Nat. Phys. (2019)

As the Sun rotates, its magnetic field interacts with the solar wind and gets twisted into a spiral shape known as the Parker spiral (after Eugene Parker), the largest magnetic structure in the heliosphere. To get to grips with the dynamics of a rapidly rotating magnetosphere, Ethan Peterson and co-workers recreate the Parker spiral in the laboratory, where they can control the magnetic field strength, plasma density and temperature, ion mass and local solar wind speed.

Credit: Springer Nature Ltd

Using the Big Red Ball facility at the Wisconsin Plasma Physics Laboratory (WiPPL), a 3-metre-diameter device for confining unmagnetized plasmas, the authors use a dipole magnet plus electromagnetic stirring techniques to effect a rotating stellar wind. At the point where the centrifugal force of the wind overcomes the magnetic confining force (the Alfvén speed), they observed the plasma breaking free from the magnetosphere and twisting the magnetic field into a Parker spiral. This transition produces a dynamic interface separating the closed magnetic field lines (pictured as white loops) of the magnetosphere and open magnetic field lines (pictured as blue and red lines) of the Parker spiral, at which crossed current and magnetic field lines give rise to the Hall effect that pushes ions inward (and electrons outward). The accumulating ions cause the closed magnetic field lines to bulge outward, until they reconnect to eject blobs of plasma (plasmoids) into the outflow at super Alfvénic speeds. Such plasmoids are observed in coronal ‘helmet streamers’. Simulations without the Hall effect produce no plasmoids.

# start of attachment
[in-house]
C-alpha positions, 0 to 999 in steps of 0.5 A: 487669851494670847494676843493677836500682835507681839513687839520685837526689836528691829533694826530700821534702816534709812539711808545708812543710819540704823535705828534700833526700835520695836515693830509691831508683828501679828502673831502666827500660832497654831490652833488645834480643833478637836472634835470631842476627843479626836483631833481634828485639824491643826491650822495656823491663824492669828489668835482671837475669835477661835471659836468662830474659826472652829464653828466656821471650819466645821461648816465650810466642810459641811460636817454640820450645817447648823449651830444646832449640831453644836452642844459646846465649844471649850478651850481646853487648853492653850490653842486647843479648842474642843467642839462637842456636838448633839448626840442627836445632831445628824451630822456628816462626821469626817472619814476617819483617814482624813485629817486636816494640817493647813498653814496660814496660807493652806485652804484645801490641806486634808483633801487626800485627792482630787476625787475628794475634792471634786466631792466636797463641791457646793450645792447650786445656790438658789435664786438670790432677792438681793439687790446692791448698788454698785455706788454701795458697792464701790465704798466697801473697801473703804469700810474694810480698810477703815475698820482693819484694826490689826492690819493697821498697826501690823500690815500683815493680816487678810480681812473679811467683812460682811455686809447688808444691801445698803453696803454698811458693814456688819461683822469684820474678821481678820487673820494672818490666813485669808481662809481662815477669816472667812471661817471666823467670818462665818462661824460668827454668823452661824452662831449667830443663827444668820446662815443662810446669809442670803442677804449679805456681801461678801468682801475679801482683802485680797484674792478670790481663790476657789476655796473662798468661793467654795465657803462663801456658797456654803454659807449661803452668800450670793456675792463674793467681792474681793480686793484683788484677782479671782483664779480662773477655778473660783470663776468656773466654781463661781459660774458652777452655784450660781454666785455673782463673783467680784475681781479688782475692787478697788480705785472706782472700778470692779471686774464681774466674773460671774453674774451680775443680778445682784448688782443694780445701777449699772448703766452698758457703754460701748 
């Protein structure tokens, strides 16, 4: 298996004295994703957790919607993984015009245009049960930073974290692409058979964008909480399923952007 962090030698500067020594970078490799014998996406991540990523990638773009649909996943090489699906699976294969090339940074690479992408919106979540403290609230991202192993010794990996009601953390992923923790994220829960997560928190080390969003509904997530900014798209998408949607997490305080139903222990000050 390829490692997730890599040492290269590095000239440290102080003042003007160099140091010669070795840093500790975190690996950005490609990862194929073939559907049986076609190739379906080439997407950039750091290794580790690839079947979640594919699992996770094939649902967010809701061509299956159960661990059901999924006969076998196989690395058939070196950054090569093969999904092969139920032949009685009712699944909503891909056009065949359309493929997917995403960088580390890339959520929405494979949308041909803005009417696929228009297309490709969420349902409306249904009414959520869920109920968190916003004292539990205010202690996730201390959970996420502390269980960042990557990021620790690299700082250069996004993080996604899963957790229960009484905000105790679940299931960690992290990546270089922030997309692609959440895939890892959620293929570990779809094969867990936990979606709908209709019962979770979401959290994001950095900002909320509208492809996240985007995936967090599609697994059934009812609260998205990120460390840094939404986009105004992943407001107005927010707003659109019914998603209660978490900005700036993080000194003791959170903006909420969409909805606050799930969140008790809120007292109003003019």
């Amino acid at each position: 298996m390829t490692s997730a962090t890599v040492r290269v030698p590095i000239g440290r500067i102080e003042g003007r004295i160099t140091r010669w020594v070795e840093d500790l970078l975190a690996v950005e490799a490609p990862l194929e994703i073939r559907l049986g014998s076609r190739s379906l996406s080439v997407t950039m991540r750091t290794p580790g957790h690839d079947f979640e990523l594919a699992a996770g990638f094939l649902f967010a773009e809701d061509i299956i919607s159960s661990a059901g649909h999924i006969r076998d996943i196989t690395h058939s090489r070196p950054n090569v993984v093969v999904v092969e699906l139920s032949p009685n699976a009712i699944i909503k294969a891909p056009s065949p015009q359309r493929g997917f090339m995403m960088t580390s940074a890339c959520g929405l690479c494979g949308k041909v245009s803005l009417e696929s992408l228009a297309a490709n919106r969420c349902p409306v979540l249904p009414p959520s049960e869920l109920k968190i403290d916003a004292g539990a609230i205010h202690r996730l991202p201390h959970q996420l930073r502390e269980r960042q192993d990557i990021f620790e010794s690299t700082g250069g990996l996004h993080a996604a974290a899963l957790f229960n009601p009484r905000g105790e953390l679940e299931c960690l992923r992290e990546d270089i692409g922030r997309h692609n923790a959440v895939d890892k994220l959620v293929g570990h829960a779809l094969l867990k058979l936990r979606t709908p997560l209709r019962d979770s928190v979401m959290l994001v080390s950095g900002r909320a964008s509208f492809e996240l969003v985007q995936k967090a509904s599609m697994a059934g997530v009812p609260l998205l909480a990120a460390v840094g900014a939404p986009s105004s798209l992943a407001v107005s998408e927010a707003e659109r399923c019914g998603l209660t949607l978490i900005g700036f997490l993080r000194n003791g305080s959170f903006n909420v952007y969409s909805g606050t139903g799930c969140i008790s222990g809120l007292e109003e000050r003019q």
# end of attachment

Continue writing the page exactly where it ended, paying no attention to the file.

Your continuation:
Insights into the structure and dynamics of a laboratory solar wind will complement the measurements of the Parker Solar Probe.